Thursday, 29 November 2018

Essay on Women’s Reservation is Need of the Hour

Essay on Women’s Reservation is Need of the Hour

With Indian politics constantly trying to deal with the ginormous ‘revolution of rising expectations’, every day, it is called upon to look into new demands from the various constituents of the body politic. And, it seems that finally it is the women who want their share in the national cake as evident by the vitality of the Women’s Reservation Bill [WRB] that keeps popping out of the oblivion to which a section of our leadership wants it to be consigned.

No doubt, the Bill has become a major issue of debate nation-wide. But, once again it has become a butt of political manoeuvring. But, then it is quite natural in a democracy for an issue with implications for future shape of politics to become politicized the way it has. The demand for the draft Bill to be modified in a way so as to make it more representative has been raised. Though it allows women’s reservation in state and central legislatures in principle it simultaneously underlines the many hitches and glitches that remain before the weaker gender is finally given a say in making decisions that affect them.

The seats to be reserved in rotation are to be determined by draw of lots in such a way that a seat shall be reserved only once in three consecutive general elections. This Bill has been passed by the Rajya Sabha, the Upper House of the Parliament in March 2010. However, it needs to be passed by the Lok Sabha and at least fifty per cent of all State Legislative Assemblies, before it is put before the President of India for his approval.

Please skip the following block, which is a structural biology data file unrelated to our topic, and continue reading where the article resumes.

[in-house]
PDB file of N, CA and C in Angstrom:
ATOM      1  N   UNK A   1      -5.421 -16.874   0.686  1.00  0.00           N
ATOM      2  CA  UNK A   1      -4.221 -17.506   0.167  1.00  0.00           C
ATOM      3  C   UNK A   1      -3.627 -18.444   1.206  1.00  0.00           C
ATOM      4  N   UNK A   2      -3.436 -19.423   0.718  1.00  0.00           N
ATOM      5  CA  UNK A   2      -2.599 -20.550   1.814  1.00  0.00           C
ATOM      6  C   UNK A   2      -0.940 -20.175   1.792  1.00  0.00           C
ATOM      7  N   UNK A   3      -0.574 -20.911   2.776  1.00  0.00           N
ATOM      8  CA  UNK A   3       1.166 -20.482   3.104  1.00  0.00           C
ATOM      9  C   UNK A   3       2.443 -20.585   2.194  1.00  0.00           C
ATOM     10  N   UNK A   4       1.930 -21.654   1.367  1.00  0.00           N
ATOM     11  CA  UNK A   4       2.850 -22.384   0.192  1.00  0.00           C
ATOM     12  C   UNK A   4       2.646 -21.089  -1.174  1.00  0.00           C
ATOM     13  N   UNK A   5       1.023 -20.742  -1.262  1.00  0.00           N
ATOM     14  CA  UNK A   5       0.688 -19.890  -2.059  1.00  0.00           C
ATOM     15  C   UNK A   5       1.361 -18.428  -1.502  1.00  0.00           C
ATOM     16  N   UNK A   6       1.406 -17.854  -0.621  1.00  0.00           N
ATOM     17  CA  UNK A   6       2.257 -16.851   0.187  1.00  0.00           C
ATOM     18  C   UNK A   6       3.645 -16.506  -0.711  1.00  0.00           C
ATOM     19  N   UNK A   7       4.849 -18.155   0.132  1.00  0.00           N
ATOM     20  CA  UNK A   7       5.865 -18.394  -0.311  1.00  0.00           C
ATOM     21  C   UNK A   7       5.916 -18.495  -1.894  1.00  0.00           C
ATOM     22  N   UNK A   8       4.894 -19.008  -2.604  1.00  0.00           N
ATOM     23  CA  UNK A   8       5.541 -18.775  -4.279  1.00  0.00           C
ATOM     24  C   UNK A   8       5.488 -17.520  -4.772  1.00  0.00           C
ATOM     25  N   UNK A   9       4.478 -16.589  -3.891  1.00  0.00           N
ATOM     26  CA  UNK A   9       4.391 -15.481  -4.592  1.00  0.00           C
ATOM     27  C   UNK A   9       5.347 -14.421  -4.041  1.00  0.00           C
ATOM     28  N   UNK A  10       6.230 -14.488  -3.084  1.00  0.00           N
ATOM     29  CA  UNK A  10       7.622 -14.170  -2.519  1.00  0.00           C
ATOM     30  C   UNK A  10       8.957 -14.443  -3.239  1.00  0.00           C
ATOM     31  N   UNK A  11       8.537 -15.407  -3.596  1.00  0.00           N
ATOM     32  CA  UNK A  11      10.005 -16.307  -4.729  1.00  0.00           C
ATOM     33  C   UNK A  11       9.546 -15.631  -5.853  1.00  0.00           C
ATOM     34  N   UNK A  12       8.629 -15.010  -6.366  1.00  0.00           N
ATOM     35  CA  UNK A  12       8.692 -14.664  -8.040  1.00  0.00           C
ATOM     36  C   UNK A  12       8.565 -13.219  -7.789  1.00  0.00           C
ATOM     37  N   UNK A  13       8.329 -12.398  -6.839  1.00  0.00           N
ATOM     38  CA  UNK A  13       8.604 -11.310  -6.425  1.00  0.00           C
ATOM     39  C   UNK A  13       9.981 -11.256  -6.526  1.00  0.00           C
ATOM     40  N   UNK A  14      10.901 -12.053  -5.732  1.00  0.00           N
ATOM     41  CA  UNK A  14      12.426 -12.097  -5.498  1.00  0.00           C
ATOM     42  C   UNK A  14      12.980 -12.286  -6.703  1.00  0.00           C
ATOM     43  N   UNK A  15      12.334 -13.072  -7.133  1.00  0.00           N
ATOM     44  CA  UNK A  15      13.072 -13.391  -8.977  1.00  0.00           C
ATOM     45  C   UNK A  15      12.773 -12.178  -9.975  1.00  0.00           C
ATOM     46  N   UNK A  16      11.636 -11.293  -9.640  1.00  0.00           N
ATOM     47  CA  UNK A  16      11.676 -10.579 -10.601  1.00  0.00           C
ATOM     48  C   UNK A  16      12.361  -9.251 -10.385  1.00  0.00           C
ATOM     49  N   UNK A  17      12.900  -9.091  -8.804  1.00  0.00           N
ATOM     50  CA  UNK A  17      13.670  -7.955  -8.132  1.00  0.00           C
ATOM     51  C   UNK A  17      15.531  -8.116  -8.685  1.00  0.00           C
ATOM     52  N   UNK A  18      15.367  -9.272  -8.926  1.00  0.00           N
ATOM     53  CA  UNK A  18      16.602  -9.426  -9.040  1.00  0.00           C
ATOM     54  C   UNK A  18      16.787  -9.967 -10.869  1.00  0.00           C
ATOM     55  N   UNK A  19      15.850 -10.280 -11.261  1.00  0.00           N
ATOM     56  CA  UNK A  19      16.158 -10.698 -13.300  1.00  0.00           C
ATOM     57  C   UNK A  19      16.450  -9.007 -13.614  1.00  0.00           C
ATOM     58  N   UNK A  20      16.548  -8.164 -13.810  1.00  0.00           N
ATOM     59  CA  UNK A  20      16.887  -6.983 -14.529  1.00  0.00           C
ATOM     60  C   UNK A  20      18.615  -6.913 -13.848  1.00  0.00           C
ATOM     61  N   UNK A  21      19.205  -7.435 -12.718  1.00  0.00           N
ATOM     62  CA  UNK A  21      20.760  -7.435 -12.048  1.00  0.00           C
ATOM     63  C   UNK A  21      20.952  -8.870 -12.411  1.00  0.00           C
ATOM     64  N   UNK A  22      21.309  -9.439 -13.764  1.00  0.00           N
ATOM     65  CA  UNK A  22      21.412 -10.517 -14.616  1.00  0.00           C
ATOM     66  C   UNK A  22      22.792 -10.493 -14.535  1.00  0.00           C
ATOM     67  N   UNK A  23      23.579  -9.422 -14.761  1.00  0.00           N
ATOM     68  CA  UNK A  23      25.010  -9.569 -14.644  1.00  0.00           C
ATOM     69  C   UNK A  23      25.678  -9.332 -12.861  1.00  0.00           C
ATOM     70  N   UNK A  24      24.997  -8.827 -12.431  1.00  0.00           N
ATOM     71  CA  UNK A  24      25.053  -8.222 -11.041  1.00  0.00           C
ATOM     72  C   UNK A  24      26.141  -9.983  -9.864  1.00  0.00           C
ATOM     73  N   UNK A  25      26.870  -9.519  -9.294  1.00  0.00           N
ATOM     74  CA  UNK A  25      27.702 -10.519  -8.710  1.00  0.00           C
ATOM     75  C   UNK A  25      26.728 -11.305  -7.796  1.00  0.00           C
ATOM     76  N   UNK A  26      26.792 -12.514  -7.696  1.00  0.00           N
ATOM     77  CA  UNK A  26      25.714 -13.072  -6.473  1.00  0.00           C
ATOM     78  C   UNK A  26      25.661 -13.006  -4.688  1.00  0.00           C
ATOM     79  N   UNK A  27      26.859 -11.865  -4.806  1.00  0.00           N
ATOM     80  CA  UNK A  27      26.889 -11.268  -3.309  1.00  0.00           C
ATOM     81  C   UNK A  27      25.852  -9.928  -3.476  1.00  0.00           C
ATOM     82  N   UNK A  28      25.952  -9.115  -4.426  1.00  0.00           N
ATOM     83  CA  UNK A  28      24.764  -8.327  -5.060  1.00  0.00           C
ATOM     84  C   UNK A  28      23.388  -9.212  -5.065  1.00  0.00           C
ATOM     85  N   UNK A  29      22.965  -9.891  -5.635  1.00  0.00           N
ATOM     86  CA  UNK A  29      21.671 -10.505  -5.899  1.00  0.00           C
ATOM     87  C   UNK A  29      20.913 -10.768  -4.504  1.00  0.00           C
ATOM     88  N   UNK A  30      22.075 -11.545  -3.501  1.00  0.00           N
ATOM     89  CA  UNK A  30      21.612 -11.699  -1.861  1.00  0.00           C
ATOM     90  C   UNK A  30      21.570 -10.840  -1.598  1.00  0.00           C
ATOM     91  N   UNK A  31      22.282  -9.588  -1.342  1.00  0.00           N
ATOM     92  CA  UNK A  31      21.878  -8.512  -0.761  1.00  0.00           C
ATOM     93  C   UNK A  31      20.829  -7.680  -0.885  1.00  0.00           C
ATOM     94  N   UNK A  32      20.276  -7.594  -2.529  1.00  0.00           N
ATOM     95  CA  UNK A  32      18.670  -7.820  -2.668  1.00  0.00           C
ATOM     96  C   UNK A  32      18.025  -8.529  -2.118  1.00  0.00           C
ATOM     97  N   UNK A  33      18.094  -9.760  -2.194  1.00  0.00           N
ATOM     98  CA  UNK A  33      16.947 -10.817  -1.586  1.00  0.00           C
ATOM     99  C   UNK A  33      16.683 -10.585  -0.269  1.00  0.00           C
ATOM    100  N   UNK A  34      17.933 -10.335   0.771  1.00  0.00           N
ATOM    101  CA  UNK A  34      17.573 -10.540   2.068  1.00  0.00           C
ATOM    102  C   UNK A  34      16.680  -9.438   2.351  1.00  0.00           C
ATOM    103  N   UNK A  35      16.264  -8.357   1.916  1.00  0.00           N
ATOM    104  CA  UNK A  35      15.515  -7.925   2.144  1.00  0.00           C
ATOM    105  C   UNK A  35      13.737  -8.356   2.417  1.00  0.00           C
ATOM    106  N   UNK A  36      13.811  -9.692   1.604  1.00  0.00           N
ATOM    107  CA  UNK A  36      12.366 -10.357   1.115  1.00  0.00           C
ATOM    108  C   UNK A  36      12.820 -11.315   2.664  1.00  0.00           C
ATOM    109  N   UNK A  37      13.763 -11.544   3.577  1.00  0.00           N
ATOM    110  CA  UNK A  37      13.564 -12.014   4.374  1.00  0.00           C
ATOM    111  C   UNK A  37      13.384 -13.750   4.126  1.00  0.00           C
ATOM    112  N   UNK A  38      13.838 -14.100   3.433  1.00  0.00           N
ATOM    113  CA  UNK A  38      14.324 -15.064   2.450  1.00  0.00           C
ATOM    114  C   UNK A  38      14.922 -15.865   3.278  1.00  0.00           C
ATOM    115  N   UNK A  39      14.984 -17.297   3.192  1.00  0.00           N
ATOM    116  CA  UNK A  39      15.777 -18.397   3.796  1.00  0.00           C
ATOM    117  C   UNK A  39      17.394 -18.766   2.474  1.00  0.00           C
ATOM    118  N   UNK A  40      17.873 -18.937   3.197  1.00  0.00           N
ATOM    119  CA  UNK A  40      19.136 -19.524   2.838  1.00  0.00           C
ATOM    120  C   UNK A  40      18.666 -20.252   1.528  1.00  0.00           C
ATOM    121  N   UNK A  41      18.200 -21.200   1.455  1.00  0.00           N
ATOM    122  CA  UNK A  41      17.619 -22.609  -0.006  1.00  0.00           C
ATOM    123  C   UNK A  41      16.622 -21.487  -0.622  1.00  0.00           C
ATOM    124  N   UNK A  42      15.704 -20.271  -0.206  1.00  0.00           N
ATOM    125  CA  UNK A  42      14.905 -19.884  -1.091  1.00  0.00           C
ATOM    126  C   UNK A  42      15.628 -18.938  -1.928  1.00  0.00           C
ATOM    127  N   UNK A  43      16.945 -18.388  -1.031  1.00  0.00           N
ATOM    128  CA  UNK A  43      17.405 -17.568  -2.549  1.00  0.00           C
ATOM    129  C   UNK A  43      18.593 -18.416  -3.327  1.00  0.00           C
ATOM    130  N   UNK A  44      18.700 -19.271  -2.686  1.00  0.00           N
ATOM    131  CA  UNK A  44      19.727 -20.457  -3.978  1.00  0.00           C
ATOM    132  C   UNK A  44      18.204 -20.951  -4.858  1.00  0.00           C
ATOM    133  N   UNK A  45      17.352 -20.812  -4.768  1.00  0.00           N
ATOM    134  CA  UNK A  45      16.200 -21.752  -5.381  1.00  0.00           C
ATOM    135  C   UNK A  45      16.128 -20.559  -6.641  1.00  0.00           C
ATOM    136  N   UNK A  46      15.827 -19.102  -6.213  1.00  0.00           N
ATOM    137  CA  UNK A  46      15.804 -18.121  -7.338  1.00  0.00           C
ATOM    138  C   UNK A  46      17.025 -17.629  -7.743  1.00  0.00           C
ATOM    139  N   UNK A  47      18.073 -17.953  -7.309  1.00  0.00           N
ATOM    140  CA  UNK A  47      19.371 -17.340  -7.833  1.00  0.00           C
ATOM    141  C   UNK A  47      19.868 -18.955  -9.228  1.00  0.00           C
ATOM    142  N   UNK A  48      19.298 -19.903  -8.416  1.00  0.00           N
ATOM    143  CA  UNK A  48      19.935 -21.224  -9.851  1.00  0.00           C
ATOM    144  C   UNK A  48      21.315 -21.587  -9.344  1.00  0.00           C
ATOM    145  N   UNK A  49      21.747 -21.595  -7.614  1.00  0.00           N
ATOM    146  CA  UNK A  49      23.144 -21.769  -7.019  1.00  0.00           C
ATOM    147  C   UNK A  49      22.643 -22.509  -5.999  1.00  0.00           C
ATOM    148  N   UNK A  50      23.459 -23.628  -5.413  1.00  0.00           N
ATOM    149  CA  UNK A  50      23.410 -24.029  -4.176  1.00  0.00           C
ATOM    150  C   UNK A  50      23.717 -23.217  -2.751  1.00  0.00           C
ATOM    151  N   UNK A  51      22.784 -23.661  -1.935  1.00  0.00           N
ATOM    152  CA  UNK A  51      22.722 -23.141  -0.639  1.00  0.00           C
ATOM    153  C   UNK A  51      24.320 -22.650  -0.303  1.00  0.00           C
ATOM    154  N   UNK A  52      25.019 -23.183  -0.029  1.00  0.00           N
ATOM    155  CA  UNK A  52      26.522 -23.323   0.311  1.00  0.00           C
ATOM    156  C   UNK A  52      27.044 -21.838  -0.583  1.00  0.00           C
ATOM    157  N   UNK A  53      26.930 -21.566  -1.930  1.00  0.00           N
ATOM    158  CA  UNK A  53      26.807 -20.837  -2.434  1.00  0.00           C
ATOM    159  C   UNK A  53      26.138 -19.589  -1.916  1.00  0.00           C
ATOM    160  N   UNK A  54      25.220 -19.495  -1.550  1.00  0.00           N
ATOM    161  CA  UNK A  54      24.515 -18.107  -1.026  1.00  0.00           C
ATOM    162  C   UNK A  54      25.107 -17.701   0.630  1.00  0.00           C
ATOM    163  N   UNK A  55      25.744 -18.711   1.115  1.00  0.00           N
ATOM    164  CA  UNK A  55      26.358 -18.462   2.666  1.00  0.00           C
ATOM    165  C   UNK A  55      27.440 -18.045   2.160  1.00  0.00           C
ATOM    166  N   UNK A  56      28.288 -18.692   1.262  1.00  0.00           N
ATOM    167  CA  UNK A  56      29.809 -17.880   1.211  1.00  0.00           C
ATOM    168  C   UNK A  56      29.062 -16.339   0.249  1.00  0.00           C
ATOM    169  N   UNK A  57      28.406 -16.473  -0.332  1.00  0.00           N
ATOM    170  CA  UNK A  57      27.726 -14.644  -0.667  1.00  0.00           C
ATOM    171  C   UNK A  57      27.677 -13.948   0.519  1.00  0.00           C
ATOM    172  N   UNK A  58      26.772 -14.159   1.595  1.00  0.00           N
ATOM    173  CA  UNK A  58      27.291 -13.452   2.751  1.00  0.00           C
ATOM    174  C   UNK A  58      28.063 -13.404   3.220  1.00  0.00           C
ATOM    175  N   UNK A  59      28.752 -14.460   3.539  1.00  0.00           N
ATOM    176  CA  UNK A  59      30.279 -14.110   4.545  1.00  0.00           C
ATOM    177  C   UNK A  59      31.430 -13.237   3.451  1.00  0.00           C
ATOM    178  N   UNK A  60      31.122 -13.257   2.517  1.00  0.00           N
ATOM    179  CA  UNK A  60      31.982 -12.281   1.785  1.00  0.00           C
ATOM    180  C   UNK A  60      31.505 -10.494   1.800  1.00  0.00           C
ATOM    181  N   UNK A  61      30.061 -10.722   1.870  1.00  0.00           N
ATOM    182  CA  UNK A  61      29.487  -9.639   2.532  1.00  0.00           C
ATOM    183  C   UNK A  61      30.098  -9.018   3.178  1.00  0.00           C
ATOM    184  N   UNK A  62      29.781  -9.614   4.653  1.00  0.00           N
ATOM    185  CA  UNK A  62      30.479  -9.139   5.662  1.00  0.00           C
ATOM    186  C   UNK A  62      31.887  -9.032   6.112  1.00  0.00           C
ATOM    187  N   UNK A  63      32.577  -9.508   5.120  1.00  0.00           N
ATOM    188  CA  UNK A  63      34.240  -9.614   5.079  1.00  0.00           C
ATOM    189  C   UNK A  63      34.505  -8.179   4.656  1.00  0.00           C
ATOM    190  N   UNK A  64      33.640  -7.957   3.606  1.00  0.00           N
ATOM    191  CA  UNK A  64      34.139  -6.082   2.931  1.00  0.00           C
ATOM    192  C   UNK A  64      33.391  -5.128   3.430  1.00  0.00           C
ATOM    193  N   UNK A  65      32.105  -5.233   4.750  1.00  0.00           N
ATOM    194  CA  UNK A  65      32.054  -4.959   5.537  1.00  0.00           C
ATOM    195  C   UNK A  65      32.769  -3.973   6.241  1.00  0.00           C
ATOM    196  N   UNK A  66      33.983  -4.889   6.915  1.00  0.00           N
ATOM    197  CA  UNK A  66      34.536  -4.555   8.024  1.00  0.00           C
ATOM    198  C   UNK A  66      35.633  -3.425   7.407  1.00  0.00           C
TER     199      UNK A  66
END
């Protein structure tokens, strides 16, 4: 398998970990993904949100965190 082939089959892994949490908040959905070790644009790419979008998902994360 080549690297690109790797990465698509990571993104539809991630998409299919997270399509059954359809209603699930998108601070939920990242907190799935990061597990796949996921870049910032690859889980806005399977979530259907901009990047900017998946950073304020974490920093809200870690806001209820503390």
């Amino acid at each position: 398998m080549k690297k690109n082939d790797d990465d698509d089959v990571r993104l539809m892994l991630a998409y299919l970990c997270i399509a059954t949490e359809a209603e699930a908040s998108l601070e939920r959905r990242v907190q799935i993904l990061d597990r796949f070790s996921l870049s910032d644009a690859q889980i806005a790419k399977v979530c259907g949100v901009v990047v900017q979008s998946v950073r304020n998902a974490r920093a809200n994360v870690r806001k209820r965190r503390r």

It is difficult for the existing bill to be passed since the majority of male MPs believe that introducing 33% reservations will, along with reservations for Scheduled Castes and Tribes, make 50% of seats unavailable to them. Many believe it will lead to more sectoral representation and will ignore the larger issues. It has been argued time and again that reservations will only favour elite, English-speaking women and will not empower backward women. It will again be a pseudo-representation of women and will not empower backward women. It will again be a pseudo-representation of women actually overshadowed by their husbands or kin who would actually wield the de facto powers. Also, the parties themselves have very less women representation in their inner party structures which shows their lack of faith in encouraging more representation from amongst women.

Today, women hold only 20% of parliamentary seats worldwide. However, in India it has taken 50 years for the percentage of women in the Lok Sabha to increase from 4.4 to 8.8, a figure that continues to be lower than the 15% average for countries with elected legislatures. The supporters of the Bill believe that passage of the same shall have several positive spin-off effects in various spheres. It would only pave the way for better understanding and cohesion among different sections of Indian society without compromising the overarching goals of justice and equity. With women sharing the high pedestal in the decision making system, many urgent social issues like population, poverty, health-care system, gender disparity and literacy are likely to receive enhanced attention.